Saturday, June 14, 2008

Financial Express: Book Review Sand to Silicon

Intel’s India Plans Got Shot Down Once

Sunday , February 15, 2004
Chitra Phadnis, Financial Express

In today’s world, all of us are users of high technology. Most of us are familiar with the jargon and perhaps some of us even flaunt it without a proper understanding of what all of it is really about. For someone, who would like to know how the World Wide Web came into being, or what a chip really does, Mr Shivanand Kanavi’s maiden book, Sand To Silicon has all the answers.

Mr Kanavi, now executive editor of Business India, is a “theoretical physicist” from the Indian Institute of Technology (IIT), Kanpur, who writes frequently on business and technology. He has in the past, also been a lecturer and a development consul- tant. He attempts a ‘‘pop’’ history of digital technology — the pop part of it surprisingly easy to understand, considering the complexity of the subject. The book may not be everyone’s idea of bed-time reading, but it does explain the evolution of computing, communication and convergence, the history of micro electronics, starting with the semicondutor and how the chip came into being, followed by the computer and the PC (personal computer) and finally networking, telecommunications and the Internet, as we know them.

Mr Kanavi simplifies technology for the common man, using ordinary, if unusual, metaphors. The chip manufacturing process, for instance, is likened to stencil printing, writing on a grain of rice and layering a cake. The easy writing obviously comes from Mr Kanavi’s understanding of the subject, the enormous research and work that has gone into the book, and the fact that he has been a technology journalist for the last ten years.

A couple of things do strike the reader about his style.

This is not just a technology expert writing a smart book, targeted at an international readership. Mr Kanavi seems to be proud to be an Indian. His book is international enough to be about technology in general, but he takes care to underscore the Indian contribution to global advances in technology.

The book is very Indian in experience too, as Mr Kanavi writes of the tremendous strides in telecommunications the country has made. He manages to draw out a smile too sometimes, with for instance, his description of the classic “trunk call” of 20 years ago. Remember how people booked calls, waited to be connected through an operator, shouted conversations into the telephone, and then wasted precious time asking the guy at the other end if they could be heard? That story also drives home the huge leaps that have taken place in technology since.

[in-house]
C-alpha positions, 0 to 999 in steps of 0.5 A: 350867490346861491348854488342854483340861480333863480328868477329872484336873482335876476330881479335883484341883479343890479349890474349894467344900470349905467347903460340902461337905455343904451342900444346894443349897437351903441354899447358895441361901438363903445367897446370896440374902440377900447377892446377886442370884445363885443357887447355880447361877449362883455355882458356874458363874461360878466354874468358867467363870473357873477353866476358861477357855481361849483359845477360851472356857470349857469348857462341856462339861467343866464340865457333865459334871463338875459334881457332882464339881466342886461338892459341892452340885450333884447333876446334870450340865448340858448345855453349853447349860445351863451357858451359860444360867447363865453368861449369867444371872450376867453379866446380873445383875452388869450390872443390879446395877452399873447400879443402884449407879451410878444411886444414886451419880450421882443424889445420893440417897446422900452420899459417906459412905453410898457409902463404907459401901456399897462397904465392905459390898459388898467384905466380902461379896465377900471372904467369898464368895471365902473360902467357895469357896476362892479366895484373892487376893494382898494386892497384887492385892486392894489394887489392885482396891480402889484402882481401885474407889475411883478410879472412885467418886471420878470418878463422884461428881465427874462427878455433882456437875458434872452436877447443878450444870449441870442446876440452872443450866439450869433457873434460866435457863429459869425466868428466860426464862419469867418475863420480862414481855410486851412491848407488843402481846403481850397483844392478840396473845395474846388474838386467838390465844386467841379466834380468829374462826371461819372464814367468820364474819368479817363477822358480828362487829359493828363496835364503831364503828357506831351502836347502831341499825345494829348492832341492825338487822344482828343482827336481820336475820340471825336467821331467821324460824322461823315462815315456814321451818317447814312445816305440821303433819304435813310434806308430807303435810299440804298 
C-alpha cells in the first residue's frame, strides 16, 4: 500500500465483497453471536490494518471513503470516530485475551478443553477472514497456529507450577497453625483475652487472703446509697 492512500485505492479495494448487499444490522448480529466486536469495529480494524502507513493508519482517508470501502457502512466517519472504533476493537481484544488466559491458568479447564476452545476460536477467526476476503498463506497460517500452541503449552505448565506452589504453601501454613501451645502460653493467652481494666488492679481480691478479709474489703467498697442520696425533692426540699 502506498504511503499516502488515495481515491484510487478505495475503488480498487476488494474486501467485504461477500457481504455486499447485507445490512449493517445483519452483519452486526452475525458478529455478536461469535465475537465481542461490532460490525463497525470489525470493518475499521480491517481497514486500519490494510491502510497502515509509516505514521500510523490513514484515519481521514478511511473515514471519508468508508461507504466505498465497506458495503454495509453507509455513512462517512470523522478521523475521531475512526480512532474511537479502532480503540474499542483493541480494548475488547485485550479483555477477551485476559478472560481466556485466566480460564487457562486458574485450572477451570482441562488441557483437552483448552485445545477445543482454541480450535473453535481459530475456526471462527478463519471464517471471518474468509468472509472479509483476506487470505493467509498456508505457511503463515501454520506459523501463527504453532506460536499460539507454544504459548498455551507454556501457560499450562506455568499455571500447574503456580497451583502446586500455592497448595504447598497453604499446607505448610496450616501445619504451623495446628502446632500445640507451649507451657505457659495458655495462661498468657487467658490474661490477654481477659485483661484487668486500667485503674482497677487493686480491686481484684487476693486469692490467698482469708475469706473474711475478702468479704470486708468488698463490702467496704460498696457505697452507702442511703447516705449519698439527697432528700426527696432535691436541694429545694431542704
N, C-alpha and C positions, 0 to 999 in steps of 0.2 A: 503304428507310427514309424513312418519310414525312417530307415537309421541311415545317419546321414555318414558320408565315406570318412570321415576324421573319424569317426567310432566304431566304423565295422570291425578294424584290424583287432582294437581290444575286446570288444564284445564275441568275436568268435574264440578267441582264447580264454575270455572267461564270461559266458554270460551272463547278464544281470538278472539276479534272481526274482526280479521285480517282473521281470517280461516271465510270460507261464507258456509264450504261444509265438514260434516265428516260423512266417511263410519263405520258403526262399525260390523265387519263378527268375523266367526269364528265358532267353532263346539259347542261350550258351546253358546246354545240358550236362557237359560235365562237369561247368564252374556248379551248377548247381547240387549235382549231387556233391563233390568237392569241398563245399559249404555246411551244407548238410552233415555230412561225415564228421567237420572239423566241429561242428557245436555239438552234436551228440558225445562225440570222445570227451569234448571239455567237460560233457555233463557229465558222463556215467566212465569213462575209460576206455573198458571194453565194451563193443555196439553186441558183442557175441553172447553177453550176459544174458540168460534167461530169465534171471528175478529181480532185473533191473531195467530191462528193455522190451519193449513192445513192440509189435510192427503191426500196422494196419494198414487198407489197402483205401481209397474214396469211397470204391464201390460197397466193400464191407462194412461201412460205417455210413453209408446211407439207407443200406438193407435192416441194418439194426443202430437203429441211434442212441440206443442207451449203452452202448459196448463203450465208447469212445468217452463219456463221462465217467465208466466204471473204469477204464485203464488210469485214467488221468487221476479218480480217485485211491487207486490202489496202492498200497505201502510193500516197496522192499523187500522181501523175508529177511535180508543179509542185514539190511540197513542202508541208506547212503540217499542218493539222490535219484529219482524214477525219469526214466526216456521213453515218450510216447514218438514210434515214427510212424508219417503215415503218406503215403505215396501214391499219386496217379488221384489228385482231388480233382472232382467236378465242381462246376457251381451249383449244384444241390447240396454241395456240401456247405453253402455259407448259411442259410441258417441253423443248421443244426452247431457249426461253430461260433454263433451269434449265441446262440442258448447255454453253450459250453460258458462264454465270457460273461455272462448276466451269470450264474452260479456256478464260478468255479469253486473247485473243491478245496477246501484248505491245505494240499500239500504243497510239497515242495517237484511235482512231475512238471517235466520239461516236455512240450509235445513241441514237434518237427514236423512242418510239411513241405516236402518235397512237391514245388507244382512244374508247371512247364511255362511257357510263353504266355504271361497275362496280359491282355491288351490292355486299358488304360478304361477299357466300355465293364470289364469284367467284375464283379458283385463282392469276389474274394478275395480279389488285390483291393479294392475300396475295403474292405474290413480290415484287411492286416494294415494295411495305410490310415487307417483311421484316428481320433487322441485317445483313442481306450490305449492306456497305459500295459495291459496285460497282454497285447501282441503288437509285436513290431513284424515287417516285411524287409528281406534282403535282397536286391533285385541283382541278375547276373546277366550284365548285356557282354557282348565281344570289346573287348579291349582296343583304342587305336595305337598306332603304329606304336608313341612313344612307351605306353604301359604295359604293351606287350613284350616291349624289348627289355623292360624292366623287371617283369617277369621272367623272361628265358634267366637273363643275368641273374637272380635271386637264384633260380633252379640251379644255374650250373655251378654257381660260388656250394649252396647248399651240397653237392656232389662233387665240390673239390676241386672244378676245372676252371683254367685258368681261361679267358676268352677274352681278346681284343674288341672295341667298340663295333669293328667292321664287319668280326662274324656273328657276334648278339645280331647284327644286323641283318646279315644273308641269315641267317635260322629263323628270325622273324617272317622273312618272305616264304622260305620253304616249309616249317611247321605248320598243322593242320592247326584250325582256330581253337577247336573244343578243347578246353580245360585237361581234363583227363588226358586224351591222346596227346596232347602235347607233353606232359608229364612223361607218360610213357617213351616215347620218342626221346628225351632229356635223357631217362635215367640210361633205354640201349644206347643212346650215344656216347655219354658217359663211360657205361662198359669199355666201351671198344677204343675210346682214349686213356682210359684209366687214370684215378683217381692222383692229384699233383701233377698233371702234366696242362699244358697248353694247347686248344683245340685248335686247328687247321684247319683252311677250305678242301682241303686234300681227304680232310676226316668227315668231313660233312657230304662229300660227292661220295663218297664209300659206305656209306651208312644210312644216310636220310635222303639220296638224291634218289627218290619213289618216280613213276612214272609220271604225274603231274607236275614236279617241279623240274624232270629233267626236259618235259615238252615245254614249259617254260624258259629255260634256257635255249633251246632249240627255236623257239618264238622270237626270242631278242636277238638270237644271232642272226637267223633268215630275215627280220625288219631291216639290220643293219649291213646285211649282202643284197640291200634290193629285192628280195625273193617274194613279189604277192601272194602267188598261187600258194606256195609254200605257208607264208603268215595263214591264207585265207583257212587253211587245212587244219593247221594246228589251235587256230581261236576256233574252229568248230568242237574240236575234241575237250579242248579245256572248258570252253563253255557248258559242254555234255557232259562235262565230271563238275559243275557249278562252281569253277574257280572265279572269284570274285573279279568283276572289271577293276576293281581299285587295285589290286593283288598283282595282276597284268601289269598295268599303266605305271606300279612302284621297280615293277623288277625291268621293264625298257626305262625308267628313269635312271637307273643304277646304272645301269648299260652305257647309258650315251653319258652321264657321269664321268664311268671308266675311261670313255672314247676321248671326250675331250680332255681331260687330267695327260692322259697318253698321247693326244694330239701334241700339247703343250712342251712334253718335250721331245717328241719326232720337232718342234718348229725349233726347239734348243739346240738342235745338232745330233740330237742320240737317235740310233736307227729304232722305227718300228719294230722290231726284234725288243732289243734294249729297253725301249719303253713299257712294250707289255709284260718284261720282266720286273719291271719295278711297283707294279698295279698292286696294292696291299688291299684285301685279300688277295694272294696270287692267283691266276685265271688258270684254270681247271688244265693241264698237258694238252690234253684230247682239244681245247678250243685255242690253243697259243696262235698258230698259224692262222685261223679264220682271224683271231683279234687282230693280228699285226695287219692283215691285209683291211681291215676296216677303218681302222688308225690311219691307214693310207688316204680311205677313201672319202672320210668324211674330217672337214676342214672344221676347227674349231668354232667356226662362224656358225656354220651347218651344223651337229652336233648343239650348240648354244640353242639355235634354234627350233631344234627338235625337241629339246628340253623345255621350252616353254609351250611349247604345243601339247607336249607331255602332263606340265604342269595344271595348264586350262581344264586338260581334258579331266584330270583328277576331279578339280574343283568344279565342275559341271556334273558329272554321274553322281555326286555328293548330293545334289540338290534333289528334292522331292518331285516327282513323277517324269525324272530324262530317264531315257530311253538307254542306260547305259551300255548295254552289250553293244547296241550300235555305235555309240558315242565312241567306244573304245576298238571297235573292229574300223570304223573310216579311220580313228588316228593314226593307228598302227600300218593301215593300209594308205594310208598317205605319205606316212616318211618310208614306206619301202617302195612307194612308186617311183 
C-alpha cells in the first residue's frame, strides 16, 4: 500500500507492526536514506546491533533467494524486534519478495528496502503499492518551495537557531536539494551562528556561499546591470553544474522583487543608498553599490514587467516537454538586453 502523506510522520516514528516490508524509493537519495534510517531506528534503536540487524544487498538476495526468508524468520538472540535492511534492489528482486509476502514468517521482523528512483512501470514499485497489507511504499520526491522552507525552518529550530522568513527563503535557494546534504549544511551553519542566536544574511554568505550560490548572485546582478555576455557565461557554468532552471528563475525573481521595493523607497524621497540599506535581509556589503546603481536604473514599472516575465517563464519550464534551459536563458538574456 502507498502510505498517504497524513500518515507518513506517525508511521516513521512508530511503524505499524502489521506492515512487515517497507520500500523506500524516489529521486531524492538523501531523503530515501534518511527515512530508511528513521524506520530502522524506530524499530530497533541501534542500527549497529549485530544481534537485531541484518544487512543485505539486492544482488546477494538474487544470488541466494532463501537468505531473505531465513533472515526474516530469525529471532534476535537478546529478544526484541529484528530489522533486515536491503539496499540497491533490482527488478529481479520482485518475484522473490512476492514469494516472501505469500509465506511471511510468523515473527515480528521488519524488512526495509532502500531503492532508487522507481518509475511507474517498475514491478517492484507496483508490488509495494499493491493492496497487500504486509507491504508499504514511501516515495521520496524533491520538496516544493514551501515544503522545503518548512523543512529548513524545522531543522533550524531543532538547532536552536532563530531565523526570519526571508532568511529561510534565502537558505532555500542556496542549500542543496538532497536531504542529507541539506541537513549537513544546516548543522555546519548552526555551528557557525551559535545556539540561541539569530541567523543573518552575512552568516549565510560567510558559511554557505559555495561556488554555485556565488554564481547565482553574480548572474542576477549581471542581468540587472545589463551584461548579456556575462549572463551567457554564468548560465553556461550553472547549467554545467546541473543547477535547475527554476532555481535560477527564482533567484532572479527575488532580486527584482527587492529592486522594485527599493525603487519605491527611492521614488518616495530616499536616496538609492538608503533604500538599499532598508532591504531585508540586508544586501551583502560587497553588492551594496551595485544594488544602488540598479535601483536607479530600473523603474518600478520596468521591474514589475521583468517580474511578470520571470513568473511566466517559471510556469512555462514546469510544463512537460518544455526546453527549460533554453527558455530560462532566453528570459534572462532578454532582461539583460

There are other tidbits of information, like how the Indian government rejected a proposal from Intel to set up a chip company in the 1960s. (Ironically, today it is wooing the company for more investments.) Attitudes such as this created the dichotomy between Indians and India, he says, pointing out that while individuals have always done well in technology when they went abroad, their growth had been stunted within the country, by various restrictions.

The book has been sponsored by The Tata Group, which “supported the author financially during the research and writing of the book”. The foreword by the sponsors describes it as a “commemorative tribute” to Jamsetji Nusserwanji Tata, “the visionary who laid the foundation of modern Indian industry” and Jehangir Ratanji Dadabhoy Tata, “who reached out to new frontiers in industry and technology”. The book does indeed look at the evolution of digital technology from the beginning of the 20th Century.

In the preface, Mr Kanavi says that he proposes to use an ‘‘informal walk about style’’ and ‘‘chat’’ about technology — a promise that he delivers on.

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